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  • Topic: Chromosome, Genetic disorders, Aneuploidy
  • Pages : 13 (4149 words )
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  • Published : February 13, 2013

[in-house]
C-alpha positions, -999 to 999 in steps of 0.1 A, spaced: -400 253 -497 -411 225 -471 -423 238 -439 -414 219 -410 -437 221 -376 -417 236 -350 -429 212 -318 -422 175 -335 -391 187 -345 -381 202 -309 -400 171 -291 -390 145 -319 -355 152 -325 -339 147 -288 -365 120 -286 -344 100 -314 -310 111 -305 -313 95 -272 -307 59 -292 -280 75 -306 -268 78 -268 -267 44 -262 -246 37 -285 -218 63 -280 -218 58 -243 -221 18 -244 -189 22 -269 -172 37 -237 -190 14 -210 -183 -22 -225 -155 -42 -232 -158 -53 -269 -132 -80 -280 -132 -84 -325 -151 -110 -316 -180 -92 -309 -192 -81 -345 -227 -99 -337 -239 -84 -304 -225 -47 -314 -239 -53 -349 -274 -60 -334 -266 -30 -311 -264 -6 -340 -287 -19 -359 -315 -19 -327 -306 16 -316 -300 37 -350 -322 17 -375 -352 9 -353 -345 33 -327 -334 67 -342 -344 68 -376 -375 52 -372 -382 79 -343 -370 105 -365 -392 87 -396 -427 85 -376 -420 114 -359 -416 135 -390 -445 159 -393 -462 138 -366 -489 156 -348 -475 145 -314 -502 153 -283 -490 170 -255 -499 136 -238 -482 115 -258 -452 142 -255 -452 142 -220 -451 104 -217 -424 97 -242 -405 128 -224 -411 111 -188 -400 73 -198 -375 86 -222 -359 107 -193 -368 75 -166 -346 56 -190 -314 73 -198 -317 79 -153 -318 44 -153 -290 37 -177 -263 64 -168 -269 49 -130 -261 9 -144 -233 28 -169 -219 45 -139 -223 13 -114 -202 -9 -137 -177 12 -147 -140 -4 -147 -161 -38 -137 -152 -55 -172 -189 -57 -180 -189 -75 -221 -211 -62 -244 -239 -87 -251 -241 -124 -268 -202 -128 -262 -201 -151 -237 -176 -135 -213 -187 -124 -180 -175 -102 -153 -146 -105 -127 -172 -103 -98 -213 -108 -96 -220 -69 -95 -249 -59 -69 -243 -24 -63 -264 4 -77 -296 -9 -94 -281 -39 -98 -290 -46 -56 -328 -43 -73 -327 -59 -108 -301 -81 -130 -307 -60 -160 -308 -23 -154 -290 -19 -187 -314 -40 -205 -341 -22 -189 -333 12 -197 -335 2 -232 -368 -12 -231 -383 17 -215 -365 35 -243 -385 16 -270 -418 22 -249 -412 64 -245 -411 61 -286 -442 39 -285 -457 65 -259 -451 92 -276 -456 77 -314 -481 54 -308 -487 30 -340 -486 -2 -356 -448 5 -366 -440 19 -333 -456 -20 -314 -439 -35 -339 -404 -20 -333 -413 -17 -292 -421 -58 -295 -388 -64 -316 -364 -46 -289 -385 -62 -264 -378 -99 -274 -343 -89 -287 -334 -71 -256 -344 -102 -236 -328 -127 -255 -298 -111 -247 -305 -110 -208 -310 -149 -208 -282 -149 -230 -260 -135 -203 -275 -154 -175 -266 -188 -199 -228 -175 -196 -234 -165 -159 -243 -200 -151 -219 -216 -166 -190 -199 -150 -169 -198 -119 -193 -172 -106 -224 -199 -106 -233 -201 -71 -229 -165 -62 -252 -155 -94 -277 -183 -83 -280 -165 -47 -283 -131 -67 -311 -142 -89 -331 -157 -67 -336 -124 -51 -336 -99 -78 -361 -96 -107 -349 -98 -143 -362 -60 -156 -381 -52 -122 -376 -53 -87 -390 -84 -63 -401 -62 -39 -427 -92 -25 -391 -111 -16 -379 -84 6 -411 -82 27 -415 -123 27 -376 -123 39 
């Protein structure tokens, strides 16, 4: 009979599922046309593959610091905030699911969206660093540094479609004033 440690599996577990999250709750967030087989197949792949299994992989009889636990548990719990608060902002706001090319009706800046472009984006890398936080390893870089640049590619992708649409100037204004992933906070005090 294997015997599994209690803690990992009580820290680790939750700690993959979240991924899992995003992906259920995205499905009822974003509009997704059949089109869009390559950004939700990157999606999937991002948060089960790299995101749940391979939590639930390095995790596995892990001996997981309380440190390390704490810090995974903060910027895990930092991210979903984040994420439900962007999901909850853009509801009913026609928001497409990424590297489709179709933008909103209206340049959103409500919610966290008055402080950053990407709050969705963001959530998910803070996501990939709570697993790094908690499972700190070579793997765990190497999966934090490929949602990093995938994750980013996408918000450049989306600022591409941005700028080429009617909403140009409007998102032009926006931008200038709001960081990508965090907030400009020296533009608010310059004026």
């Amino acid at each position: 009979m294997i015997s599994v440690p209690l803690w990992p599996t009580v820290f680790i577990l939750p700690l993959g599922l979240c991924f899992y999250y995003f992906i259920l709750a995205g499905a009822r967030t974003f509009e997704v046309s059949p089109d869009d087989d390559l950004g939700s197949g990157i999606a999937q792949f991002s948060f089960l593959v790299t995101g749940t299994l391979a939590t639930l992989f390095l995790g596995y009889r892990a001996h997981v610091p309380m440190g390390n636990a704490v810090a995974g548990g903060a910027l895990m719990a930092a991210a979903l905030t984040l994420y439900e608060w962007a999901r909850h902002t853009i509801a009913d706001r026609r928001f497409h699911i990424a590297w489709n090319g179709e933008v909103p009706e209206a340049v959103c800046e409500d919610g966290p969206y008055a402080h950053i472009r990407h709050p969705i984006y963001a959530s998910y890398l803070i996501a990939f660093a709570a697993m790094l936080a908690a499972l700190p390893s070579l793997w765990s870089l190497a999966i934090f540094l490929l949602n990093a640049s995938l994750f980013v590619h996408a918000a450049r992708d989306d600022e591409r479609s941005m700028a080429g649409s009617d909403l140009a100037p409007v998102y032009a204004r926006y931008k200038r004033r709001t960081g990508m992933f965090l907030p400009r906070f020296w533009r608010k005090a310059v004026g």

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Chromosomal aberrations are disruptions in the normal chromosomal content of a cell and are a major cause of genetic conditions in humans, such as Down syndrome, although most aberrations have little to no effect. Some chromosome abnormalities do not cause disease in carriers, such as translocations, or chromosomal inversions, although they may lead to a higher chance of bearing a child with a chromosome disorder. Abnormal numbers of chromosomes or chromosome sets, called aneuploidy, may be lethal or may give rise to genetic disorders. Genetic counseling is offered for families that may carry a chromosome rearrangement. The gain or loss of DNA from chromosomes can lead to a variety of genetic disorders. Human examples include: * Cri du chat, which is caused by the deletion of part of the short arm of chromosome 5. "Cri du chat" means "cry of the cat" in French; the condition was so-named because affected babies make high-pitched cries that sound like those of a cat. Affected individuals have wide-set eyes, a small head and jaw, moderate to severe mental health issues, and are very short. * Down syndrome, the most common trisomy, usually caused by an extra copy of chromosome 21 (trisomy 21). Characteristics include decreased muscle tone, stockier build, asymmetrical skull, slanting eyes and mild to moderate developmental disability.[51] * Edwards syndrome, or trisomy-18, the second-most-common trisomy.[citation needed]Symptoms include motor retardation, developmental disability and numerous congenital anomalies causing serious health problems. Ninety percent of those affected die in infancy. They have characteristic clenched hands and overlapping fingers. * Isodicentric 15, also called idic(15), partial tetrasomy 15q, or inverted duplication 15 (inv dup 15). * Jacobsen syndrome, which is very rare. It is also called the terminal 11q deletion disorder.[52] Those affected have normal intelligence or mild developmental disability, with poor expressive language skills. Most have a bleeding disorder called Paris-Trousseau syndrome. * Klinefelter's syndrome (XXY). Men with Klinefelter syndrome are usually sterile, and tend to be taller and have longer arms and legs than their peers. Boys with the syndrome are often shy and quiet, and have a higher incidence of speech delay and dyslexia. Without testosterone treatment, some may develop gynecomastia during puberty. * Patau Syndrome, also called D-Syndrome or trisomy-13. Symptoms are somewhat similar to those of trisomy-18, without the characteristic folded hand. * Small supernumerary marker chromosome. This means there is an extra, abnormal chromosome. Features depend on the origin of the extra genetic material. Cat-eye syndrome and isodicentric chromosome 15 syndrome (or Idic15) are both caused by a supernumerary marker chromosome, as is Pallister-Killian syndrome. * Triple-X syndrome (XXX). XXX girls tend to be tall and thin and have a higher incidence of dyslexia. * Turner syndrome (X instead of XX or XY). In Turner syndrome, female sexual characteristics are present but underdeveloped. Females with Turner syndrome often have a short stature, low hairline, abnormal eye features and bone development and a "caved-in" appearance to the chest. * XYY syndrome. XYY boys are usually taller than their siblings. Like XXY boys and XXX girls, they are more likely to have learning difficulties. * Wolf-Hirschhorn syndrome, which is caused by partial deletion of the short arm of chromosome 4. It is characterized by severe growth retardation and severe to profound mental health issues. Cri du chat syndrome, also known as chromosome 5p deletion syndrome, 5p minus syndrome or Lejeune’s syndrome, is a rare genetic disorder due to a missing part ofchromosome 5. Its name is a French term (cat-cry or call of the cat) referring to the characteristic cat-like cry of affected children. It was first described by Jérôme Lejeune in 1963.[1] The condition affects an...
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